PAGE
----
By Syirxh A
Three years ago, I left Malaysia to study in the UK. “Come back with a British accent,” my mum said. I’m already fluent in English; it’s my first language and the language I process my thoughts in. It’s my lifelong regret that I converse in the Coloniser’s speech better than my mother tongue, Malay. For my parents to want a British accent on top of that seemed like overkill.
Yet here I am now, with a pseudo-British accent, using slang like “safe” and “peak” which feel awkward rolling off my tongue. Maybe when I start using “innit” unironically, my transformation into a Mat Salleh will be complete.
Despite the risk of getting too deep into Southeast Asian class analysis, I’d be painting a false picture of Malaysian neo-colonial glorification if I didn’t mention social class. In many countries, English proficiency is seen as a mark of socioeconomic standing. The same is true in Malaysia; there’s a class divide marked by language. As a Commonwealth nation, we use English in many situations, but the frequency of its usage varies.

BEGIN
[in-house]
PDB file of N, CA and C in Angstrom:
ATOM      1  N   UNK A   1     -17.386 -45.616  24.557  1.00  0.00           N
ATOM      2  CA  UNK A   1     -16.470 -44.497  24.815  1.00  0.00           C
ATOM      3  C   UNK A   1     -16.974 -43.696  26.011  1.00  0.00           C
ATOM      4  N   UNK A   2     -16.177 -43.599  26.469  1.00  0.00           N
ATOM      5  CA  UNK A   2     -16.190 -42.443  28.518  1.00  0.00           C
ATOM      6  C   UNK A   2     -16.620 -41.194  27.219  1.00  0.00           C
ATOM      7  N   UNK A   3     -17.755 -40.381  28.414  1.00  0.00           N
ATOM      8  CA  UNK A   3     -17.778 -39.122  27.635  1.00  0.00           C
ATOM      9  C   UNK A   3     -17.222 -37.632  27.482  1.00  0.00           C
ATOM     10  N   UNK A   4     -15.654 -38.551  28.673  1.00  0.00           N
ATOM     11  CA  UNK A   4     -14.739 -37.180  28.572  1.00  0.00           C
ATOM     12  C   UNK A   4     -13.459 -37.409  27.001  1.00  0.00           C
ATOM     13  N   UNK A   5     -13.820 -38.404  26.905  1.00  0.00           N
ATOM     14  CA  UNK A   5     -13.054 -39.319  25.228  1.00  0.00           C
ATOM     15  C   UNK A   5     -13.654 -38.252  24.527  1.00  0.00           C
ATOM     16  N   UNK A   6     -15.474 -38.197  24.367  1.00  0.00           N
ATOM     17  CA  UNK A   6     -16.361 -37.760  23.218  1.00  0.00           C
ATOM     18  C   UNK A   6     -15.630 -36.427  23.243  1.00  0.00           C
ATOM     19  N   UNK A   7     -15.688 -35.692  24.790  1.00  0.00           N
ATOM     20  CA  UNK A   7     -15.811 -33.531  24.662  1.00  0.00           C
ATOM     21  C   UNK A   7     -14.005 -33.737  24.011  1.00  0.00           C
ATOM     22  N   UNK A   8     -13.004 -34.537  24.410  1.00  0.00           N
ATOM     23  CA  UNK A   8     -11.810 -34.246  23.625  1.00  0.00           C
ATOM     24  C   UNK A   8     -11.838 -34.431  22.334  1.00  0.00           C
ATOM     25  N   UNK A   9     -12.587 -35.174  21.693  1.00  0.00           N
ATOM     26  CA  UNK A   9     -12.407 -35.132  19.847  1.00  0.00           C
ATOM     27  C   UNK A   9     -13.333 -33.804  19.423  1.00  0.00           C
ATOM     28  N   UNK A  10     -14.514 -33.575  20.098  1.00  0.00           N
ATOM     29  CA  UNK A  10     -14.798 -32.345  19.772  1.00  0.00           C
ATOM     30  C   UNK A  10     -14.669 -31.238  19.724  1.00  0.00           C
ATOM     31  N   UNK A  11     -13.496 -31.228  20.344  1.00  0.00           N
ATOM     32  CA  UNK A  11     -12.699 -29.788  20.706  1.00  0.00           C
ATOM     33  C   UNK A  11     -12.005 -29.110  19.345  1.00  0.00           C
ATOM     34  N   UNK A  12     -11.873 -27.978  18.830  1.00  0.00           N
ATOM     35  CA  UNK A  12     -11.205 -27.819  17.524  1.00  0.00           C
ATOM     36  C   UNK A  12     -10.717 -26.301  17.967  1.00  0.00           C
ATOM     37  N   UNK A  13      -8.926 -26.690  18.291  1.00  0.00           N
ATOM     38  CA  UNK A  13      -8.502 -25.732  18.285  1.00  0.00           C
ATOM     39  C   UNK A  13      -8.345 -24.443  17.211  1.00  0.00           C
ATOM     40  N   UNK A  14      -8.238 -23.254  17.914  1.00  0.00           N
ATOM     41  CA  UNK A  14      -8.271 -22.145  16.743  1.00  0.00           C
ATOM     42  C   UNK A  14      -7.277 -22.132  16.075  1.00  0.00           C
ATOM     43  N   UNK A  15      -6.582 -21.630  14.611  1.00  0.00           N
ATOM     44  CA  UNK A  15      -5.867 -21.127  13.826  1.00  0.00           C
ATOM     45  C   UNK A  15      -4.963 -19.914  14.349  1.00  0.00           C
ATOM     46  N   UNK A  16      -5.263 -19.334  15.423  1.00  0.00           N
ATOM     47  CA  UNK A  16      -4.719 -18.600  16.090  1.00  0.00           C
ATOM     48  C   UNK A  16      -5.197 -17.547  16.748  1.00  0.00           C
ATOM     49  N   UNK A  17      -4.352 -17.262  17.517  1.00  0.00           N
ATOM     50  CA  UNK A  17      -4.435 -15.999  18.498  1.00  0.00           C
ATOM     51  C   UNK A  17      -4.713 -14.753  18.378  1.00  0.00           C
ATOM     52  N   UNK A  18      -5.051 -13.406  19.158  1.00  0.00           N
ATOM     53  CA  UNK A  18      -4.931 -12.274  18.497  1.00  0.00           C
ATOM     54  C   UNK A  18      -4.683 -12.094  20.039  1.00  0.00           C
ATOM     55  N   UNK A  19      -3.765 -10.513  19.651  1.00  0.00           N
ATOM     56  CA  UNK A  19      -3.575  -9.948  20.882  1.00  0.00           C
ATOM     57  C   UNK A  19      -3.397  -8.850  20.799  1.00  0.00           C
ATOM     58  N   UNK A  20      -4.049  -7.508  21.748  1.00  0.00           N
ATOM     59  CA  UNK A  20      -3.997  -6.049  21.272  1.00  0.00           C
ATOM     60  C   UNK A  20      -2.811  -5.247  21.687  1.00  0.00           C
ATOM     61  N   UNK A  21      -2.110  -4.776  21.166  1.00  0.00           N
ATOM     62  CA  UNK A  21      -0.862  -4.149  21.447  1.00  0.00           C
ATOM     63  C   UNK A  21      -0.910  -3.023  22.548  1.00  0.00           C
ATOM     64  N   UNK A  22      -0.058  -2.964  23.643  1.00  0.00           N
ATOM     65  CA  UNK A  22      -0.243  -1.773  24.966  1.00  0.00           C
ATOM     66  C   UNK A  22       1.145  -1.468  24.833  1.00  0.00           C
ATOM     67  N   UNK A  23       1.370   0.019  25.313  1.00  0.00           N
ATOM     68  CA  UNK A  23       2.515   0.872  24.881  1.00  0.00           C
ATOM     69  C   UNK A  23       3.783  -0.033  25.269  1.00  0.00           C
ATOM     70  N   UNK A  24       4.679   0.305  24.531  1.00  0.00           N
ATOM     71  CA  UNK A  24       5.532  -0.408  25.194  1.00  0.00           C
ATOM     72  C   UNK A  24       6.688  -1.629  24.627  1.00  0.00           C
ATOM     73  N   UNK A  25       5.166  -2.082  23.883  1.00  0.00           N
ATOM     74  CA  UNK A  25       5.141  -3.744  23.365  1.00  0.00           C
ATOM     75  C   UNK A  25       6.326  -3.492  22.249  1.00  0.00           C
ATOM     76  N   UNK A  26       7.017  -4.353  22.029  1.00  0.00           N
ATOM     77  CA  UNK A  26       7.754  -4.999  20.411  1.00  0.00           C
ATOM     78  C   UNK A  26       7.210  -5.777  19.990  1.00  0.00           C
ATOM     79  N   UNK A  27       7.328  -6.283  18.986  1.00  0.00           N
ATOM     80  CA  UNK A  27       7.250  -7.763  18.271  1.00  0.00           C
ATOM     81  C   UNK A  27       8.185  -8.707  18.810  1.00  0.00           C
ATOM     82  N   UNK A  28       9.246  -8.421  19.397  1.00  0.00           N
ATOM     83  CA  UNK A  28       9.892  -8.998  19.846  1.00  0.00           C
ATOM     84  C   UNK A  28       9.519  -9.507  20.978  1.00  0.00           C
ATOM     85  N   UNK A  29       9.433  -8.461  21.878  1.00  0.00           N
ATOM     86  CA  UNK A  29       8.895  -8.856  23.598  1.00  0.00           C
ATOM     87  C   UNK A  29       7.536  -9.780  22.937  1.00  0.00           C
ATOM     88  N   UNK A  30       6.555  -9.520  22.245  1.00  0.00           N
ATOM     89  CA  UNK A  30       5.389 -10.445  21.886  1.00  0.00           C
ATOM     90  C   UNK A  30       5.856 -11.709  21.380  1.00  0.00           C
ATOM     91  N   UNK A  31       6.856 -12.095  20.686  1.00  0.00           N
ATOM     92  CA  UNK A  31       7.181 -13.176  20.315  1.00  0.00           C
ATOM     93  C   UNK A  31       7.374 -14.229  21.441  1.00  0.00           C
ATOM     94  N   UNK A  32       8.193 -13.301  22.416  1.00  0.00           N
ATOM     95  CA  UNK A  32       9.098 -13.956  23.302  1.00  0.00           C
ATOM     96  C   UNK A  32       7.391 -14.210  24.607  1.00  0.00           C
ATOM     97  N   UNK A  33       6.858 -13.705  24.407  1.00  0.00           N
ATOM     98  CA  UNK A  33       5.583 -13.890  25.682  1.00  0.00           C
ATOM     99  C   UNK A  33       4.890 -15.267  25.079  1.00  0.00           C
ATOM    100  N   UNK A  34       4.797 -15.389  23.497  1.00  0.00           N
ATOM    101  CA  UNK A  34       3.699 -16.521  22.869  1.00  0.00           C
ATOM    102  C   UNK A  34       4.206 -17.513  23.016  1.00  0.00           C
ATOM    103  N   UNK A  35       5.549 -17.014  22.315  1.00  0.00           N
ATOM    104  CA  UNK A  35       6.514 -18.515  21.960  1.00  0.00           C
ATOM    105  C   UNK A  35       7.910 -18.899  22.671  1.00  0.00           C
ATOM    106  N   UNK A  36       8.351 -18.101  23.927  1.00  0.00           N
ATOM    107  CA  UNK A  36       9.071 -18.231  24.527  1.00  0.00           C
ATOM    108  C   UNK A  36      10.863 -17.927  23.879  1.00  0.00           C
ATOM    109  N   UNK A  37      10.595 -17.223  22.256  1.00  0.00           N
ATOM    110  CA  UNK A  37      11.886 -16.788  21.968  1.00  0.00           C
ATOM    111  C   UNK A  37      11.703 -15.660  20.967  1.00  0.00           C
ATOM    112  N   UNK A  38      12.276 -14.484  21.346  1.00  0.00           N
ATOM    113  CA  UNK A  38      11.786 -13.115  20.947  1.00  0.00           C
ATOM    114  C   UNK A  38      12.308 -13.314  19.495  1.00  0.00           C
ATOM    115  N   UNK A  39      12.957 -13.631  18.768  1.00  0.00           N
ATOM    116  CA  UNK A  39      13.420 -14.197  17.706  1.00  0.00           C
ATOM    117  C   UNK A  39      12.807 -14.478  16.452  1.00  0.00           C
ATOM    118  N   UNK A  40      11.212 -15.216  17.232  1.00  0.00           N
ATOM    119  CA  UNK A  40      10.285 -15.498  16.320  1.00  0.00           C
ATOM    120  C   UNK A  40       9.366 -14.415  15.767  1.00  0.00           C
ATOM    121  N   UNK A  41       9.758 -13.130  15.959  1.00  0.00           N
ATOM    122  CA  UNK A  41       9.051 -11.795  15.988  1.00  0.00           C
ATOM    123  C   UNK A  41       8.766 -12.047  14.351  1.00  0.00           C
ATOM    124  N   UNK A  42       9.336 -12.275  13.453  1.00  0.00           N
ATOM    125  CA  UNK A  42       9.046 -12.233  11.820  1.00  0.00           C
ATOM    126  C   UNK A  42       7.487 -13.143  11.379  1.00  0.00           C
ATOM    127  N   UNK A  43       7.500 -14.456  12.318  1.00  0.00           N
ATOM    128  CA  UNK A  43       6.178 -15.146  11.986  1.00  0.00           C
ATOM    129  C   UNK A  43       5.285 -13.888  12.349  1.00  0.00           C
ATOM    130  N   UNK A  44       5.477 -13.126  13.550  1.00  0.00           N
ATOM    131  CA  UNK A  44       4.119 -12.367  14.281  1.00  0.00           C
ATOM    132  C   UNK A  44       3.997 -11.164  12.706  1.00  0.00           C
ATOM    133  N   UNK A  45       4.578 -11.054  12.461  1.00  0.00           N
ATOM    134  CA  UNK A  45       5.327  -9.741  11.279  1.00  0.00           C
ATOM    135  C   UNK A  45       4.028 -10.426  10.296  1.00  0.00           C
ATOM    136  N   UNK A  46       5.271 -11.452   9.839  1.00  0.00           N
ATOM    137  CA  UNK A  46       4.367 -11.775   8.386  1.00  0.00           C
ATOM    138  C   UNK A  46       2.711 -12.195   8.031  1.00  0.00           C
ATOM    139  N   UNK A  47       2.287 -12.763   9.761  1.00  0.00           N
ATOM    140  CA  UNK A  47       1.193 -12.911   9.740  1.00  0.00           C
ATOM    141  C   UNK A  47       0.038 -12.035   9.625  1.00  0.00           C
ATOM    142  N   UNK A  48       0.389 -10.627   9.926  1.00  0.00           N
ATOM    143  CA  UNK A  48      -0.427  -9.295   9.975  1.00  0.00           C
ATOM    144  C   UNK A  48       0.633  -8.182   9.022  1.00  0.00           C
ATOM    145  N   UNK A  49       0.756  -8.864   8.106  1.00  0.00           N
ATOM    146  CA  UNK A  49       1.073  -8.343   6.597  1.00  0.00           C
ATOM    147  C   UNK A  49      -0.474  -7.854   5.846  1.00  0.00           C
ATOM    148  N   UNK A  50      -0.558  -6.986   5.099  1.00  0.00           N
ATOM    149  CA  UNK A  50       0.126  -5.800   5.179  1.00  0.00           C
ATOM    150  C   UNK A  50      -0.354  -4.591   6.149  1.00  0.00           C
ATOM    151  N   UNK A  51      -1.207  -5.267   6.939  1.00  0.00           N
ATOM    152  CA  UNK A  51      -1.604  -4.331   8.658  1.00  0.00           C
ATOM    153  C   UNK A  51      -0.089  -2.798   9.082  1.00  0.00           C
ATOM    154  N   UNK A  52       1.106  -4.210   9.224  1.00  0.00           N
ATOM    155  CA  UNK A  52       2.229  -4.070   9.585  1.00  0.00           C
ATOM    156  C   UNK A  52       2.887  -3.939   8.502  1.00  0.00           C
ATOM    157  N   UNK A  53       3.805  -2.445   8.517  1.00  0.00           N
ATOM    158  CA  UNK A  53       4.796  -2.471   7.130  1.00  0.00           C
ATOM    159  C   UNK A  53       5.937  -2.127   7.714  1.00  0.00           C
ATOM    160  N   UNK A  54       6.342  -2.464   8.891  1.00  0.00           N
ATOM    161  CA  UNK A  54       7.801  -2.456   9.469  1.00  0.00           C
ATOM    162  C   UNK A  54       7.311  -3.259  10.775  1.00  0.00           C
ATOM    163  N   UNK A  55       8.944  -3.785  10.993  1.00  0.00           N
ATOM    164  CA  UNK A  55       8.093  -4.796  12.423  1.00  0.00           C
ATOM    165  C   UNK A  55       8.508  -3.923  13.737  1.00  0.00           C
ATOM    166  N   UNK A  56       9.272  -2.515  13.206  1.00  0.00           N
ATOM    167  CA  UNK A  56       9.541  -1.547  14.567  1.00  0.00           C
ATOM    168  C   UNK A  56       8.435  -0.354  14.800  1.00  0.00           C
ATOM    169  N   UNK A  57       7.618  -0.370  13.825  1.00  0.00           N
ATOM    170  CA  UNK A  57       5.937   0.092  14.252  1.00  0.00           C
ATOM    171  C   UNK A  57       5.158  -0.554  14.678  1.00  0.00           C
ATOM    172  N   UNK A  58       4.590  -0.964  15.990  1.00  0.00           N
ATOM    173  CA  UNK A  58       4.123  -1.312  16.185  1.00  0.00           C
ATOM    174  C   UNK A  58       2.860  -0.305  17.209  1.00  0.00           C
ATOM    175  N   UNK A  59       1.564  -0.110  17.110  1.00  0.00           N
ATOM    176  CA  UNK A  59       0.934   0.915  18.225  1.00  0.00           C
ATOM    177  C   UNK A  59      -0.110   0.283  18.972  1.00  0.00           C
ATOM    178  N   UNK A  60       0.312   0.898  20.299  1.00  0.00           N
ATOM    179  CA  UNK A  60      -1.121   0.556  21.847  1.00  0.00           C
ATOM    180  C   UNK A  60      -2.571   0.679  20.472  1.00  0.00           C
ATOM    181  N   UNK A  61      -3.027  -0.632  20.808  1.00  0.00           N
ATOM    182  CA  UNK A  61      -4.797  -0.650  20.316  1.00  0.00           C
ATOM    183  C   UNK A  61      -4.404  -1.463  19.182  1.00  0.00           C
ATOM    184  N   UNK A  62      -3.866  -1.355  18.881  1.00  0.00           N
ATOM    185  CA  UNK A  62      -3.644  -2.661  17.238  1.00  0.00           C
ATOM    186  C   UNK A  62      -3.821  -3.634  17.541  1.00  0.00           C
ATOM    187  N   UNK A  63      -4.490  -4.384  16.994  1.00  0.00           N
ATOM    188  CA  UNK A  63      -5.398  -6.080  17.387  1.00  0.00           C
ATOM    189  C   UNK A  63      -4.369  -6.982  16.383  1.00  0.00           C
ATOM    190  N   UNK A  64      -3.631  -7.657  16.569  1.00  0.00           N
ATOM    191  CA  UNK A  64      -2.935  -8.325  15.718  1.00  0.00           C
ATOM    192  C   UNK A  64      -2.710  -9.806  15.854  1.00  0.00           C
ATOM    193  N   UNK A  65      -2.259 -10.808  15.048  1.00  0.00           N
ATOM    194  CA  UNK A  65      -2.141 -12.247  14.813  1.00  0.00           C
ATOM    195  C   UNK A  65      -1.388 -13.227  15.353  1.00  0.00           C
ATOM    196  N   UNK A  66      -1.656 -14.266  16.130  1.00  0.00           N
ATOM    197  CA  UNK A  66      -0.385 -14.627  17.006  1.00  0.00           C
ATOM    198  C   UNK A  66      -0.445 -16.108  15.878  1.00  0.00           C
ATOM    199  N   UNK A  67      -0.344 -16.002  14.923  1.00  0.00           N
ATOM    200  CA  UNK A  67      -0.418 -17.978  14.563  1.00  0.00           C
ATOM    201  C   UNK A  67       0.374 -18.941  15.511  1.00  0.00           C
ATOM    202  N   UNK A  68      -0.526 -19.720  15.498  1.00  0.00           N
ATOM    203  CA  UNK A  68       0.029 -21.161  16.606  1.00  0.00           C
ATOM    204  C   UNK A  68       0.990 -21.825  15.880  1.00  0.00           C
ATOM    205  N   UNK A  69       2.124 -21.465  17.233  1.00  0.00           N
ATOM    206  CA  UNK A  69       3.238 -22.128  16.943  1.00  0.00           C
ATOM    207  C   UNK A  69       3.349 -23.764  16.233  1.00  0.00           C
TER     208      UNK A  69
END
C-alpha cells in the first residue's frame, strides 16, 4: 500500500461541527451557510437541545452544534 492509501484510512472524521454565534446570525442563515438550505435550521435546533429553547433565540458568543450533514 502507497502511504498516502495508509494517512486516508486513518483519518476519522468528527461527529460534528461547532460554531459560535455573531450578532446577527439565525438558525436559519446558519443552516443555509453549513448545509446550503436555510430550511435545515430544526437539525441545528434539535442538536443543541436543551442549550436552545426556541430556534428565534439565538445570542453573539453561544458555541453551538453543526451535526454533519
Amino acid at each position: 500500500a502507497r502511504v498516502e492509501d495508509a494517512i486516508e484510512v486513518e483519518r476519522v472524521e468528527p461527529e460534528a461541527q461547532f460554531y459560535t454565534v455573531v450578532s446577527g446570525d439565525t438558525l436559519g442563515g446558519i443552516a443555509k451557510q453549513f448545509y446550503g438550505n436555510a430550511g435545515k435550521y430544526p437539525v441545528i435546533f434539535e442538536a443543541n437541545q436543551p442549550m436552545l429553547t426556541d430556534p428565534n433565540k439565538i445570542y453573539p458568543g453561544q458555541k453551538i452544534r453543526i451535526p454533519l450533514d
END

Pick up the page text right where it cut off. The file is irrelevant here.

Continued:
Malaysia has three main ethnic groups; Malay, Indian and Chinese people. Local linguist Asmah Haji Omar said: “Malay is for nationalism while English is for nationism”. The former is for national identity while the latter is for political ties between races; Malaysians in multicultural environments tend to utilise multilingualism more.
But regardless of the population of Chinese and Indian Malaysians, they are often concentrated in areas like Penang, Subang Jaya or Kuala Lumpur. In rural areas, English isn’t typically necessary; most of the people Malays there interact with fellow Malays or non-Malays who speak fluent Malay.